When Songbird heads to the post Saturday at Saratoga at 6:08 PM this evening, she will cause an excitement and tension like no other throughout the racing world. People will be murmuring her name while NYRA's commentators make their pitch on the screen. The professional gamblers and amateur ones will debate upsets and make bets against her, but, really, the bets are long-shots. Many bettors will use her as the free square in the across-the-country pick 4 made up of the Fourstardave, the Alabama, the Pacific Classic and the Del Mar Handicap. Some spectators will bet 2$ on Songbird alone, not to cash of course, but to hold on to that little bit of greatness for longer than the 2:00 and change it will take for the bay filly to go from gate to wire.
Six years ago, many in the crowd would have been chanting the name of another great filly by Medaglia d'Oro--the great Rachel Alexandra. She was unmatched in her blistering times and she had never run at Saratoga until the Woodward Stakes against older males. At this point, Rachel had gotten the pesky problem of losing out of the way, not having lost since her 2008 juvenile season. As great as the filly was, she never won at a mile and a quarter, although she broke several records at lesser distances.
Rachel won the Woodward Stakes in one of the most heart-stopping performances I and many others will ever witness. She won her first start at Saratoga, but that start burned her for longer than her connections and fans expected. Rachel was supposed to be immortal, untouchable. The Woodward finished off a stellar campaign and the champion for the remainder of 2009. However, she came back at four and lost two races, among them her second race at Saratoga over the distance of a mile and a quarter. That very race prompted the 2009 Horse of the Year's retirement.
Although, it still seems impossible to compare the two, Songbird will make it that much harder to avoid. She's never broken records, has never had to break records in order to win. Her margin of victories have been astounding because of the ease with which she runs. If she were pushed just a little harder, maybe the beautiful bay filly would break records, but why bother when the goal isn't to run fast, but to assemble a career that lasts several seasons? Last blog post, I mentioned shooting stars. I would like to hope that Songbird is not one of them.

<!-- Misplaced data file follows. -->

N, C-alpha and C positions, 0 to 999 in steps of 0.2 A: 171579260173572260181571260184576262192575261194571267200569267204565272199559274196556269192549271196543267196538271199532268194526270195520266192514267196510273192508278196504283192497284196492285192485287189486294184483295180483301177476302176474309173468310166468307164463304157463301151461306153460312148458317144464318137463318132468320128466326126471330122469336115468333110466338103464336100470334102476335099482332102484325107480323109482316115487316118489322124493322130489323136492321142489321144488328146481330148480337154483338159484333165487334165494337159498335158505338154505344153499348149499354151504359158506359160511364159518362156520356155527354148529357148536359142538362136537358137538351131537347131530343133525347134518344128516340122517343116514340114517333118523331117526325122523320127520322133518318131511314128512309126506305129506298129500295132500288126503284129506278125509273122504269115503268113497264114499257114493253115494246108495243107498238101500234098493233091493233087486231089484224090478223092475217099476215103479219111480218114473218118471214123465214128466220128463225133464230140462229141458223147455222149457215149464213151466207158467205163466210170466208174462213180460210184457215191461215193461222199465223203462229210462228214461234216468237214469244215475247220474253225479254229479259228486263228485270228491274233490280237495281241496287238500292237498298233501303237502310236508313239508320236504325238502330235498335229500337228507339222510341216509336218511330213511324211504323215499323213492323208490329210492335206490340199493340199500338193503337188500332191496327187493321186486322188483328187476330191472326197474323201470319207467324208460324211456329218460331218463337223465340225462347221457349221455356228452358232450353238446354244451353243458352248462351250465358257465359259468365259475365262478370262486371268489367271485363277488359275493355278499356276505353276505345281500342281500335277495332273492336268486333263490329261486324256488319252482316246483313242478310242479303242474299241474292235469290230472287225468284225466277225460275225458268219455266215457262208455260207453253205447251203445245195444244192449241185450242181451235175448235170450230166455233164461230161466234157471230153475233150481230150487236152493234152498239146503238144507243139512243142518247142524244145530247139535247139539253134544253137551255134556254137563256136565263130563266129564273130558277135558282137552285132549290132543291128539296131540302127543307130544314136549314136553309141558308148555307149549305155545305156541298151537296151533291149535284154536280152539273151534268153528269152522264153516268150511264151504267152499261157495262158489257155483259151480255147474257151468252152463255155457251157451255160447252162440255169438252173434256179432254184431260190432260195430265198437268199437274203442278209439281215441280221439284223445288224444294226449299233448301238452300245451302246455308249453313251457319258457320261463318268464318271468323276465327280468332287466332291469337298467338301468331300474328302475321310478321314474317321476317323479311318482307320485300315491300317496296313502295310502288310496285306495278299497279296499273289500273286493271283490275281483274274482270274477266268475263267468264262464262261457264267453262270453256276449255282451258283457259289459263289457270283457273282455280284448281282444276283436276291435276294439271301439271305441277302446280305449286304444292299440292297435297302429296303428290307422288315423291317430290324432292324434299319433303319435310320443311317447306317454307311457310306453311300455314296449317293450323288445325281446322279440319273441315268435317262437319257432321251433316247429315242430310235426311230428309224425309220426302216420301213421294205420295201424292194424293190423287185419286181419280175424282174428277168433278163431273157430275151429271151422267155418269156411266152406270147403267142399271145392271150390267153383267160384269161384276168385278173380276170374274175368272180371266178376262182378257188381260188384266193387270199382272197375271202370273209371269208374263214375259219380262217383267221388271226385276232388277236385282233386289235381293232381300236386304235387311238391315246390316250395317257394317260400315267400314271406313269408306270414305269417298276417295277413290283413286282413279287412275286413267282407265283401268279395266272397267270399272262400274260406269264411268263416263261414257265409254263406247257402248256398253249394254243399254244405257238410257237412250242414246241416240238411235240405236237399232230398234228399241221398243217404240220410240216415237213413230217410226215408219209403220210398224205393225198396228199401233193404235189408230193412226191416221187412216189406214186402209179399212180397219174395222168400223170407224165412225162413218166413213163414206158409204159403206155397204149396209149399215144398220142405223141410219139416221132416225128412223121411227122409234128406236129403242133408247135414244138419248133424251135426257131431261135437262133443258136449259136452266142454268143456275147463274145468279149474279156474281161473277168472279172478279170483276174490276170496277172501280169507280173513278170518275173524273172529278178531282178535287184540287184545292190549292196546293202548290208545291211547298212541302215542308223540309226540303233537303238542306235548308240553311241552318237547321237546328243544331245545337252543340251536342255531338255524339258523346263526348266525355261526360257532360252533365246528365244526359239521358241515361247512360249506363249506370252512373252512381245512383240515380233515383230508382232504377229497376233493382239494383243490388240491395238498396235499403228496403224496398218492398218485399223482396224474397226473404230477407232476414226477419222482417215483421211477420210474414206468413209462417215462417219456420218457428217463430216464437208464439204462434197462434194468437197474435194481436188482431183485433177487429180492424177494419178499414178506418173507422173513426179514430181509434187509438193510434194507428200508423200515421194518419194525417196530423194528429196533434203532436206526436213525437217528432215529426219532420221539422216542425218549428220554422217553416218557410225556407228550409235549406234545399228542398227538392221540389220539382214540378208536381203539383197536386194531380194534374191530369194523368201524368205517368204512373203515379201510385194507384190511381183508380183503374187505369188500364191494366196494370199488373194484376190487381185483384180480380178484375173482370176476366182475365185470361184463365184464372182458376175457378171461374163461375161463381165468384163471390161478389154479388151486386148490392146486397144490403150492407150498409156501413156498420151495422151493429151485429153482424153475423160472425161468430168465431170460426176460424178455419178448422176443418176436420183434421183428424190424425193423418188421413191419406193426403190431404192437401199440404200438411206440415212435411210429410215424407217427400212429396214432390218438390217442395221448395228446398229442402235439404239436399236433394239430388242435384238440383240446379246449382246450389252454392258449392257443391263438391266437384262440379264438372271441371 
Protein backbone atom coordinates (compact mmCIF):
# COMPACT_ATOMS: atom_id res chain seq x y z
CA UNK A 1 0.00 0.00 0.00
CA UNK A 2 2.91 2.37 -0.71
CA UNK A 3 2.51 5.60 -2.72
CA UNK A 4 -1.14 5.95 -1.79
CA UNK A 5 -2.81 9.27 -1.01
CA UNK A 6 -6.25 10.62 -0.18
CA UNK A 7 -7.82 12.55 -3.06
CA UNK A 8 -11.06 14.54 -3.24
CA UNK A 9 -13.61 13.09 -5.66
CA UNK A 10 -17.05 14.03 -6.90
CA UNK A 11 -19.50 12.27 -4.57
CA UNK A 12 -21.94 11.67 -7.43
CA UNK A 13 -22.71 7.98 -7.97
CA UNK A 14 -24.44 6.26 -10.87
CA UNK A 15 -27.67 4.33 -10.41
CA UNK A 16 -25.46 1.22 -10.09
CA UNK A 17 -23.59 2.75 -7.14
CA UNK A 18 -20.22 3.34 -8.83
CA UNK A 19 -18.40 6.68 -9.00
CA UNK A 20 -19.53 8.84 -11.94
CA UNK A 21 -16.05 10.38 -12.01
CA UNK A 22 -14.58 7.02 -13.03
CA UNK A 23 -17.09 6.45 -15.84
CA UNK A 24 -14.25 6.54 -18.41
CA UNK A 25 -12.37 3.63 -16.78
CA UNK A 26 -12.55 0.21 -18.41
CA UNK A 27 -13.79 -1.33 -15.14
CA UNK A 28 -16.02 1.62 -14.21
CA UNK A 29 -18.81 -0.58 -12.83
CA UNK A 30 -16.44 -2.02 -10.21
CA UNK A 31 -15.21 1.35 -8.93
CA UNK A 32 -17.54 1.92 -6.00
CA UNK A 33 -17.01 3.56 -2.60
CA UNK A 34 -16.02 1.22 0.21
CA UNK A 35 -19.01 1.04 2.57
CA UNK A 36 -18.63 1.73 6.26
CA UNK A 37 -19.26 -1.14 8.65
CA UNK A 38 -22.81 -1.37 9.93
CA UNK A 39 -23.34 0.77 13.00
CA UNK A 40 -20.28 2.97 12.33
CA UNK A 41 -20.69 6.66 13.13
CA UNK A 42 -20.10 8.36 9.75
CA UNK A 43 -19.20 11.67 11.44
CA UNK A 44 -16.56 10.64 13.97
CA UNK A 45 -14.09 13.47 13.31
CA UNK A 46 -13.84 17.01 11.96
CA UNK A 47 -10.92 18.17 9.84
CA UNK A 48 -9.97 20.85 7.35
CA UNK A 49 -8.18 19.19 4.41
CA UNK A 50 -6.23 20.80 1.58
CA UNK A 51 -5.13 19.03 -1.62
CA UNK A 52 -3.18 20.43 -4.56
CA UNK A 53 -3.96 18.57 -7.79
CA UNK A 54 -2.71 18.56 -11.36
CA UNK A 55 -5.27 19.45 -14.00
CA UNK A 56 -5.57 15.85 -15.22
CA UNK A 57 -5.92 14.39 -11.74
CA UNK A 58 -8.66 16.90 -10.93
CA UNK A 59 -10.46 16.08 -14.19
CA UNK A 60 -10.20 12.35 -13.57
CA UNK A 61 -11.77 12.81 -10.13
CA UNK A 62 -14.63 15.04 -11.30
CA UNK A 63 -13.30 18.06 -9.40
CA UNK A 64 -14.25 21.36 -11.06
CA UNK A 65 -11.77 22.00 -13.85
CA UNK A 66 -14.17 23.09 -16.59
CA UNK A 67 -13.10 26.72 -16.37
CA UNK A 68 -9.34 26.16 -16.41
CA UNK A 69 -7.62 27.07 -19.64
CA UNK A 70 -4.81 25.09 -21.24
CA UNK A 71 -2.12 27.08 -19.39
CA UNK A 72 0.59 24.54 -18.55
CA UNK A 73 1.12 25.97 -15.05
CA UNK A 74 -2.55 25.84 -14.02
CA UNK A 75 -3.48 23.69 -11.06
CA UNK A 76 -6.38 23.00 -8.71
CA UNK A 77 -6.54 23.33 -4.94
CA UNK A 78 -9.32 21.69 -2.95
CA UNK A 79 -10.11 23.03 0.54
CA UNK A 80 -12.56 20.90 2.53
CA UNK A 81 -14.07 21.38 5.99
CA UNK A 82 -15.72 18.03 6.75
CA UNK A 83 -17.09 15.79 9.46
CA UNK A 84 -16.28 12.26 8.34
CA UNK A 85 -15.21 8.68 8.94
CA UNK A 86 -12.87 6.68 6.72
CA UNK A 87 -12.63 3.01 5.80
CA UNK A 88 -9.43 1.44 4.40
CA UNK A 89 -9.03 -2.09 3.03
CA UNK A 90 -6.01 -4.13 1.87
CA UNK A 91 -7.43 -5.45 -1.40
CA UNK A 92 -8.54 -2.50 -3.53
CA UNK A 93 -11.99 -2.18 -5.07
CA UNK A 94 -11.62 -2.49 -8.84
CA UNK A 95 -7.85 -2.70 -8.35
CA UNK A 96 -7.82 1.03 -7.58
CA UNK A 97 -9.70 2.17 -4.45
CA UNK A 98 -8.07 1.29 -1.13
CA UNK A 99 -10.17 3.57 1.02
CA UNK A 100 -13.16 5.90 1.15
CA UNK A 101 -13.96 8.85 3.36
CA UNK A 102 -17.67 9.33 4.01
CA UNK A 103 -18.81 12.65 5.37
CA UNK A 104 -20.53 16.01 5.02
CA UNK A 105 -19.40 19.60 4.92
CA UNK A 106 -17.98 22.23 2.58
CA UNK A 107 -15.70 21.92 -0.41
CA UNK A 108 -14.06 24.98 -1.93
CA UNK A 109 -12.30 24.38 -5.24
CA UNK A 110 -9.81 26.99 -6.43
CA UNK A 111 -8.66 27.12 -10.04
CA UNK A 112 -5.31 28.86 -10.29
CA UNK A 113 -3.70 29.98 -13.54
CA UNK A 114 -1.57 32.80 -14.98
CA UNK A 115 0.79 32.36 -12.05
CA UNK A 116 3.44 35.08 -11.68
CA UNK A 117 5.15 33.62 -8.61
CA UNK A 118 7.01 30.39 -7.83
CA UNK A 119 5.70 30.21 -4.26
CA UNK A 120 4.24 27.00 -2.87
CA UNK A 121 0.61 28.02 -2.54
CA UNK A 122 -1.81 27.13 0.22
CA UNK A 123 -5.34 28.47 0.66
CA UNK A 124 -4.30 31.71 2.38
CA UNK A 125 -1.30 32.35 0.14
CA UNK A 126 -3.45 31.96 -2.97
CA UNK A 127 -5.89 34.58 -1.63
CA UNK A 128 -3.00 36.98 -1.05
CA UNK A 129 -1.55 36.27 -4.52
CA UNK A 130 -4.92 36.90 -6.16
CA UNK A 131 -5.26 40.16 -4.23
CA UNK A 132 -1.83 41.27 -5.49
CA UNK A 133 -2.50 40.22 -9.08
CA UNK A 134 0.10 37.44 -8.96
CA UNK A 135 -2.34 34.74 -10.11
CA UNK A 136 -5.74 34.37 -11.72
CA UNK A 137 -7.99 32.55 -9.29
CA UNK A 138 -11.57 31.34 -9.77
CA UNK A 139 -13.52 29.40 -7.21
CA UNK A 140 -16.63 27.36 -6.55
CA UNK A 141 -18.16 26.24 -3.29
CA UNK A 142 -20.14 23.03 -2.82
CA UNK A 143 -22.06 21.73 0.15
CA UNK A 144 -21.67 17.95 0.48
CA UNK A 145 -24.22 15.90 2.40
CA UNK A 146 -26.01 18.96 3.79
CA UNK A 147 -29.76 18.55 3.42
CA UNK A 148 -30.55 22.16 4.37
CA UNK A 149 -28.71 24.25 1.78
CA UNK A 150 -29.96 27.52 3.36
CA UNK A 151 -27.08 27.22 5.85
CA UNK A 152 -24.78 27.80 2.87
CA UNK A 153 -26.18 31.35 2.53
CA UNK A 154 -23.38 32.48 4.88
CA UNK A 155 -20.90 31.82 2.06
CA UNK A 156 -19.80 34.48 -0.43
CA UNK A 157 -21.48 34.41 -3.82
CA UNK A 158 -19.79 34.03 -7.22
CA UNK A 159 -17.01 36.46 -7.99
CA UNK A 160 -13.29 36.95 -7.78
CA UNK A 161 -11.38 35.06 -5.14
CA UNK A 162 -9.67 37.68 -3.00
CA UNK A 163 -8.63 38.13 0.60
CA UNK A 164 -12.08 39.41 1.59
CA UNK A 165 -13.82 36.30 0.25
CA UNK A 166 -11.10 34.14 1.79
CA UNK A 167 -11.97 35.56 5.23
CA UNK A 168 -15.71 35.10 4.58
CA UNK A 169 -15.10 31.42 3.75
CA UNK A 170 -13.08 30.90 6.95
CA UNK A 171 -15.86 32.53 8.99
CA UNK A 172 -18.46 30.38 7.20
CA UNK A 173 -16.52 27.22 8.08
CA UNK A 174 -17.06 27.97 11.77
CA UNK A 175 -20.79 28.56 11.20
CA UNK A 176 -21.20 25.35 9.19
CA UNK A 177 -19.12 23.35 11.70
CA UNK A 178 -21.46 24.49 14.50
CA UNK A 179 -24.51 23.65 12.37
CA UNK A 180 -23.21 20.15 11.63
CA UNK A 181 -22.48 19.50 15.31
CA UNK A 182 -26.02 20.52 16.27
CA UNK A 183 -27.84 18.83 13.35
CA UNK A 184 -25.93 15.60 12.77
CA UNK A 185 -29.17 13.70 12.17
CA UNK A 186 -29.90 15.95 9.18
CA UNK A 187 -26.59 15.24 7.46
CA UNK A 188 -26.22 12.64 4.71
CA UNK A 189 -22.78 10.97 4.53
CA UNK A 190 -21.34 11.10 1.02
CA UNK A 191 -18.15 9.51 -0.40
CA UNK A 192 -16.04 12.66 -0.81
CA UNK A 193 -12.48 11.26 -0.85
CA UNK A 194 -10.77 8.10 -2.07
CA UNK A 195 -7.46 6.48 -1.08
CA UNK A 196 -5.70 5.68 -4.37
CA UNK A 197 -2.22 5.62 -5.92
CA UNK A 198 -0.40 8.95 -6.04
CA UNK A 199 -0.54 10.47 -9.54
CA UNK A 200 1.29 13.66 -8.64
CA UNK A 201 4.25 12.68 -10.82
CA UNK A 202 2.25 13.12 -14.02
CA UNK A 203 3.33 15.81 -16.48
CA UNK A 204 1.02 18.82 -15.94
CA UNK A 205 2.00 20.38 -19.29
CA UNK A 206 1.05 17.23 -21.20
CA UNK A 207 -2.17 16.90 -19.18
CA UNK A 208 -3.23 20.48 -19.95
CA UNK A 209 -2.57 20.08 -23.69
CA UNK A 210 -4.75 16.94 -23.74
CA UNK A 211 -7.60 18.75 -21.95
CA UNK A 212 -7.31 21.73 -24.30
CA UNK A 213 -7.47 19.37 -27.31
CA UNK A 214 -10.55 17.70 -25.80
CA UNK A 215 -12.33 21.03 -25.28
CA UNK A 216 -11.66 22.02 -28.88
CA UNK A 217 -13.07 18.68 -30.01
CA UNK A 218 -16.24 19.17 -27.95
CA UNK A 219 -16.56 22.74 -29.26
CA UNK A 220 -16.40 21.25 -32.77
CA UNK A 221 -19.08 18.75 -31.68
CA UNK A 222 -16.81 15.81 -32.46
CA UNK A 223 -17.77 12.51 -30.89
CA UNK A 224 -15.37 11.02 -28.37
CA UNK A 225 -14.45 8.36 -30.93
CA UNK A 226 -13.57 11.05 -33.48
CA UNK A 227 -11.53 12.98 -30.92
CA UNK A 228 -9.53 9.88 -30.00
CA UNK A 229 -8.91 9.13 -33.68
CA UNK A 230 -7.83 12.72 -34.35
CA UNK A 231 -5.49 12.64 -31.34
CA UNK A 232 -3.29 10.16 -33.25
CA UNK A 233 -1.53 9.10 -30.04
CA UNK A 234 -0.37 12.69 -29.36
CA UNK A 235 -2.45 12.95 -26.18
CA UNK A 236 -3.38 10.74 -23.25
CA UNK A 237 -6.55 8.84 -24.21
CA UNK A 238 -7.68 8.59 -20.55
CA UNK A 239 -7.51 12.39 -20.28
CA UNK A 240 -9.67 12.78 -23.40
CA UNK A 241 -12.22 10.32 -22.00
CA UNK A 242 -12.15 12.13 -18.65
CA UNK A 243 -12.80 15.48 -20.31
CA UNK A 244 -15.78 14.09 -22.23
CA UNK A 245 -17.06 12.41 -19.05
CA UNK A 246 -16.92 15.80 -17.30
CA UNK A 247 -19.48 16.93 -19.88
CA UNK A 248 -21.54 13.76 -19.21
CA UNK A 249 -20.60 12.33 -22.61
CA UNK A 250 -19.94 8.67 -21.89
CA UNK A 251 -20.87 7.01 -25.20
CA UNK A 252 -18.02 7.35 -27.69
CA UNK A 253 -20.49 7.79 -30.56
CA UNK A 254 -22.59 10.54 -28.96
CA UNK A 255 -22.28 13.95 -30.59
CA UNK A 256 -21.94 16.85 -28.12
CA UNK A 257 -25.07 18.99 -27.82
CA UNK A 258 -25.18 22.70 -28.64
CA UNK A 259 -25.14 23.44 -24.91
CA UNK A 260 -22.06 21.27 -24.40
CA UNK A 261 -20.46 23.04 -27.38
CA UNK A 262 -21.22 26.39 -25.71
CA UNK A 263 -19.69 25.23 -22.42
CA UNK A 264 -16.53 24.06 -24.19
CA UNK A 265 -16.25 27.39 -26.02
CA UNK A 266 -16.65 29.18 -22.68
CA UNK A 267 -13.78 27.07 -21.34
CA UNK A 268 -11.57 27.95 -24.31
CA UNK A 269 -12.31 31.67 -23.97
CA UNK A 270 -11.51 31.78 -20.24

As she goes to the post for the Alabama, Songbird will be attempting to do something that Rachel Alexandra never did. She will attempt to win a mile and a quarter race at Saratoga. Her detractors will point out that she won't face much. The only other grade one winner, Weep No More, has not had the best form of late, finishing last to Songbird in the Coaching Club American Oaks. Dark Nile comes into the race on a four race win streak. Go Maggie Go was a valiant Black Eyed Susan winner, but a so-so effort last out in the Acorn has her flying into the race under the radar. However, this is a bigger field than the one that met Songbird in the CCA Oaks with more fillies from the east that Songbird has not yet faced.
As it currently stands, Songbird looks poised to run her record to 10-0. She has never given the appearance of running out of gas, always running in hand while her rivals flounder in her wake. Her pedigree features the likes of Forty Niner, Northern Dancer (4x5), Damascus, Tom Fool, Tom Rolfe and the great Nijinsky. With her graceful mechanics and a powerful pedigree, there isn't a doubt in my mind that she can't get a mile and a quarter.
If Songbird wins at the classic distance over Saratoga's tricky track, her legacy as the ultimate filly machine will only become more enhanced. If she wins as she has won her previous nine races, her audience, both in person and at home, will be treated to the waltz of racing royalty.